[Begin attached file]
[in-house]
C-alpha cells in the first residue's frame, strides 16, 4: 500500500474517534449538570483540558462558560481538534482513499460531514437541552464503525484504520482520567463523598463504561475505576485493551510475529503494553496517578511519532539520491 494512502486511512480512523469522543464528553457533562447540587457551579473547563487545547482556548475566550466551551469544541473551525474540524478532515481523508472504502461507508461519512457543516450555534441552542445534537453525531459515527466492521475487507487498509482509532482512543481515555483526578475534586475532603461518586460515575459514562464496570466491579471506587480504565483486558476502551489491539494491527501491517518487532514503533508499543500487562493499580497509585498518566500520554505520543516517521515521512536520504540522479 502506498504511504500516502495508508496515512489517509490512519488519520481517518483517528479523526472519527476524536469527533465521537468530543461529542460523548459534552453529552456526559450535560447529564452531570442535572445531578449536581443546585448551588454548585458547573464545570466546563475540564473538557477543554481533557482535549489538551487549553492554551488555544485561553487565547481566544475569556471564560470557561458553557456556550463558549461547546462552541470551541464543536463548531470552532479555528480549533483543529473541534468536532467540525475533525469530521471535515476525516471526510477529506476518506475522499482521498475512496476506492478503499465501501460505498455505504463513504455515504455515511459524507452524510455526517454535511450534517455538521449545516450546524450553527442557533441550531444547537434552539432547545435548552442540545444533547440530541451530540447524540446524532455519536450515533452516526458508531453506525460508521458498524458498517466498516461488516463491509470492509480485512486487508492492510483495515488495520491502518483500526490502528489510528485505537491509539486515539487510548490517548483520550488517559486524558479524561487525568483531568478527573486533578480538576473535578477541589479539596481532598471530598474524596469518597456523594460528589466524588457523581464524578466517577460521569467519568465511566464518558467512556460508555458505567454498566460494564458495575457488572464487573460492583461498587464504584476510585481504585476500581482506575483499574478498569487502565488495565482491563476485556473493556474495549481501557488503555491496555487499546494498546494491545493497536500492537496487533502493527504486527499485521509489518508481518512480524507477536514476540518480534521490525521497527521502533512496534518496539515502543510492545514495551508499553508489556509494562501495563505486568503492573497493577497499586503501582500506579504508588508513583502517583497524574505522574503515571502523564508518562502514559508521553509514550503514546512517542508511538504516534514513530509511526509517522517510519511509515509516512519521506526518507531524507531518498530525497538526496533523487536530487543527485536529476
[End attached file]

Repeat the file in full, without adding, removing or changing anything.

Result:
[in-house]
C-alpha cells in the first residue's frame, strides 16, 4: 500500500474517534449538570483540558462558560481538534482513499460531514437541552464503525484504520482520567463523598463504561475505576485493551510475529503494553496517578511519532539520491 494512502486511512480512523469522543464528553457533562447540587457551579473547563487545547482556548475566550466551551469544541473551525474540524478532515481523508472504502461507508461519512457543516450555534441552542445534537453525531459515527466492521475487507487498509482509532482512543481515555483526578475534586475532603461518586460515575459514562464496570466491579471506587480504565483486558476502551489491539494491527501491517518487532514503533508499543500487562493499580497509585498518566500520554505520543516517521515521512536520504540522479 502506498504511504500516502495508508496515512489517509490512519488519520481517518483517528479523526472519527476524536469527533465521537468530543461529542460523548459534552453529552456526559450535560447529564452531570442535572445531578449536581443546585448551588454548585458547573464545570466546563475540564473538557477543554481533557482535549489538551487549553492554551488555544485561553487565547481566544475569556471564560470557561458553557456556550463558549461547546462552541470551541464543536463548531470552532479555528480549533483543529473541534468536532467540525475533525469530521471535515476525516471526510477529506476518506475522499482521498475512496476506492478503499465501501460505498455505504463513504455515504455515511459524507452524510455526517454535511450534517455538521449545516450546524450553527442557533441550531444547537434552539432547545435548552442540545444533547440530541451530540447524540446524532455519536450515533452516526458508531453506525460508521458498524458498517466498516461488516463491509470492509480485512486487508492492510483495515488495520491502518483500526490502528489510528485505537491509539486515539487510548490517548483520550488517559486524558479524561487525568483531568478527573486533578480538576473535578477541589479539596481532598471530598474524596469518597456523594460528589466524588457523581464524578466517577460521569467519568465511566464518558467512556460508555458505567454498566460494564458495575457488572464487573460492583461498587464504584476510585481504585476500581482506575483499574478498569487502565488495565482491563476485556473493556474495549481501557488503555491496555487499546494498546494491545493497536500492537496487533502493527504486527499485521509489518508481518512480524507477536514476540518480534521490525521497527521502533512496534518496539515502543510492545514495551508499553508489556509494562501495563505486568503492573497493577497499586503501582500506579504508588508513583502517583497524574505522574503515571502523564508518562502514559508521553509514550503514546512517542508511538504516534514513530509511526509517522517510519511509515509516512519521506526518507531524507531518498530525497538526496533523487536530487543527485536529476